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‘I feel really intimidated by the huge reading lists I’ve been issued with. We’re given these lists of books and chapters and articles we’re told to read before a class, and it’s far too much to do: I just can’t cope.’
– First year history student
It’s not unusual for students not to be told what the purpose of ‘huge’ reading lists is, nor for them to be given no guidance on how to use them discriminatingly.
Reading lists can be long because they are intended to be comprehensive and to equip you not only to take part in a class but also to write a first-class essay or exam answer on the subject. They can also be made long deliberately in order to provide choice, bearing in mind the difficulty of finding items in the library, and in the hope that different students will find different items, so between you all you will cover quite a lot of the list. So there are some benign reasons for long lists.
Less commendably, however, a list may be long because it has been added to over the years but never ‘weeded’ to remove entries that are out of date or obsolete. And I’ve also heard it said that sometimes reading lists are long because they are there to impress other teachers and validating committees, rather than to help students to learn.
What should you do?
Think about the topic. If it isn’t in the form of a question, turn it in to one, then ask yourself: ‘What information do I need to give an answer to it?’
Bear in mind that you aren’t expected or obliged to read everything on the reading list before your class. Get hold of three or four publications on the list – preferably ones that are recent and, as far as you can tell, look likely to have the information you need and provide you with something to contribute to the class. See if you can find four or five points to contribute. A good selection might comprise two interesting (e.g. surprising) pieces of knowledge, one difference of opinion between the writers you’ve encountered, one observation on the difficulty of finding the answer to the question, and one new question which you would like to bring to the class.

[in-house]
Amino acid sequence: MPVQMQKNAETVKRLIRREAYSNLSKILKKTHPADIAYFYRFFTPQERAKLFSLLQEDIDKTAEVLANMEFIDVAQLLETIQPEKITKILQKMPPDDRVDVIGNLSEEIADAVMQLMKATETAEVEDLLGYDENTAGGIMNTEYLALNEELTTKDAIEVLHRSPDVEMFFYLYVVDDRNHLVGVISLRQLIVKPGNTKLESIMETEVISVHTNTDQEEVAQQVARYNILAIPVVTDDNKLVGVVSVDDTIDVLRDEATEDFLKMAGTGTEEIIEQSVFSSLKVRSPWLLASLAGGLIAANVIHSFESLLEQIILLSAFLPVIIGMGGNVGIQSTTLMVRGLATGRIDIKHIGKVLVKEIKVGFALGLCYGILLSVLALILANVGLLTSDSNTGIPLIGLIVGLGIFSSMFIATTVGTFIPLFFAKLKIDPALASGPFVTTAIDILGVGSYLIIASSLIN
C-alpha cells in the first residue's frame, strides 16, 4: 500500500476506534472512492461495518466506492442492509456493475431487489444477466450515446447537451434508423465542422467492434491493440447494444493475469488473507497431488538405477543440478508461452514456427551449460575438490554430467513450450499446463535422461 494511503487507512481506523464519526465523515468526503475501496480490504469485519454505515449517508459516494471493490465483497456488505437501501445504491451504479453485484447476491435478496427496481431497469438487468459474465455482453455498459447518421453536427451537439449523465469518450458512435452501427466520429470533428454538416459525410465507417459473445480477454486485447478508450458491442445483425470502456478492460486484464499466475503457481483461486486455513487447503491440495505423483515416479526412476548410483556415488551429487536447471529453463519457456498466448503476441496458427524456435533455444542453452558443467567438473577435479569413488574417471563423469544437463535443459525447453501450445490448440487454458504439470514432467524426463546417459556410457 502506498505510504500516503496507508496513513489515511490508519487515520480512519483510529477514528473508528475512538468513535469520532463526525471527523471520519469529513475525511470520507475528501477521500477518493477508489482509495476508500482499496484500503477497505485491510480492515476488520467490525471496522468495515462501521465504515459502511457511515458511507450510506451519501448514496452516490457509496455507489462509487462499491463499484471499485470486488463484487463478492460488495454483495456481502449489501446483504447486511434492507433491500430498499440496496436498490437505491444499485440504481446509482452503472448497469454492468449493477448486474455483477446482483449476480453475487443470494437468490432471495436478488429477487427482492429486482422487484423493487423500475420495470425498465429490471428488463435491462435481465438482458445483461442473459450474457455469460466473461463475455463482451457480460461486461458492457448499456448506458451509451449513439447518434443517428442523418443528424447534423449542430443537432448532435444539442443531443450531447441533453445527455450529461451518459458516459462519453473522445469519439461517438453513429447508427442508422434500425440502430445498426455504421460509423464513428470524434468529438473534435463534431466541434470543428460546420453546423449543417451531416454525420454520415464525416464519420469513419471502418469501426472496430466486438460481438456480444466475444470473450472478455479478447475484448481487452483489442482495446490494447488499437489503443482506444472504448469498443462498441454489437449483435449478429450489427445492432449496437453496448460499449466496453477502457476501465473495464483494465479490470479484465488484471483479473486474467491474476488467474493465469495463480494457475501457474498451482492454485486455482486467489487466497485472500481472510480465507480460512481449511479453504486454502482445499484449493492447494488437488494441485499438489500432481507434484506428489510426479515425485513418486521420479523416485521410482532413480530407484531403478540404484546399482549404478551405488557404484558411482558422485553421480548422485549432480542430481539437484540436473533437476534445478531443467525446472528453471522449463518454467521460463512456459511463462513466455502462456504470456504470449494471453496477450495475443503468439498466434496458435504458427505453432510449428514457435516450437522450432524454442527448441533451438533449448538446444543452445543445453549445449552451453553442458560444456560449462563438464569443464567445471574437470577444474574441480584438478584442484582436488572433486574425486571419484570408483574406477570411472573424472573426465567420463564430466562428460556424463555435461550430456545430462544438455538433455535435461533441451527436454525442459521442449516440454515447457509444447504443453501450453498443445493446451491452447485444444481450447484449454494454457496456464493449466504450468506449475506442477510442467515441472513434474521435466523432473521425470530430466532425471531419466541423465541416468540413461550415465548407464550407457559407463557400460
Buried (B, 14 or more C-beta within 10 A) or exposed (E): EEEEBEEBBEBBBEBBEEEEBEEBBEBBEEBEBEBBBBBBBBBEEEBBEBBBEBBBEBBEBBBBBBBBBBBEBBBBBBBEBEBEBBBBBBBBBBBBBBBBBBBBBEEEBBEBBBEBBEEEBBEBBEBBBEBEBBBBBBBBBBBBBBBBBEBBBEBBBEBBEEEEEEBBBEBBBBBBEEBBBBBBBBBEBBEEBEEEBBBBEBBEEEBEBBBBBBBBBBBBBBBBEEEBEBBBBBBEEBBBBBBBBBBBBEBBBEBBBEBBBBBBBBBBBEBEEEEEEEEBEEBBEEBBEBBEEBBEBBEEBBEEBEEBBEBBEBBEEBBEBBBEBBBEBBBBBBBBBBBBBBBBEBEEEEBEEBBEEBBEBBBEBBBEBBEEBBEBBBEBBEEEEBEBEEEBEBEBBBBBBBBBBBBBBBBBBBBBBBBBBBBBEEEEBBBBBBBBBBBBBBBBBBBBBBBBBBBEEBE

Some teachers are in the habit, when taking a class, of firing questions at students, thereby turning what should be an interesting discussion into an ordeal for some of you. If a question gets fired at you and you can’t answer it, you need a helpful form of words for a reply. Something accurate and straightforward like ‘My reading hasn’t helped me on that point’ should do. If you’re asked ‘What have you read?’ you can say, and contribute one of the items you’ve prepared.
Keep your eye on the assessment ball. If you’ll be sitting an unseen exam at the end of the year or the semester, or if you’ll have to write an assessed essay on the subject in your own time, notice what publications the teacher refers to and what points he or she makes in the course of the discussion. Use these to guide your future reading.
There are some things that you could ask your teachers for.
Tell them you would appreciate guidance on how to use their reading lists. If they don’t already, ask them to distinguish between publications of central relevance – if they do already do this, tell them how helpful you find it – and those that make only a marginal contribution. And you could prompt them to weed out obsolete and unhelpful entries.
And ask your teachers to give you a demonstration of how to ‘read’ a reading list: ask them to go through a list in front of you, saying what each item brings to mind and identifying for you the clues in titles, dates etc. as to the likely importance and value of each item.
Remember too that every academic publication contains references, and by following up these references you can often track down useful nuggets of information and know-how. There’s a skill to this ‘tracking down’ process – it’s a kind of detective work – so ask your teachers to demonstrate this skill to you too.
[Reproduced from Conquer Study Stress! ISBN 9780335228652]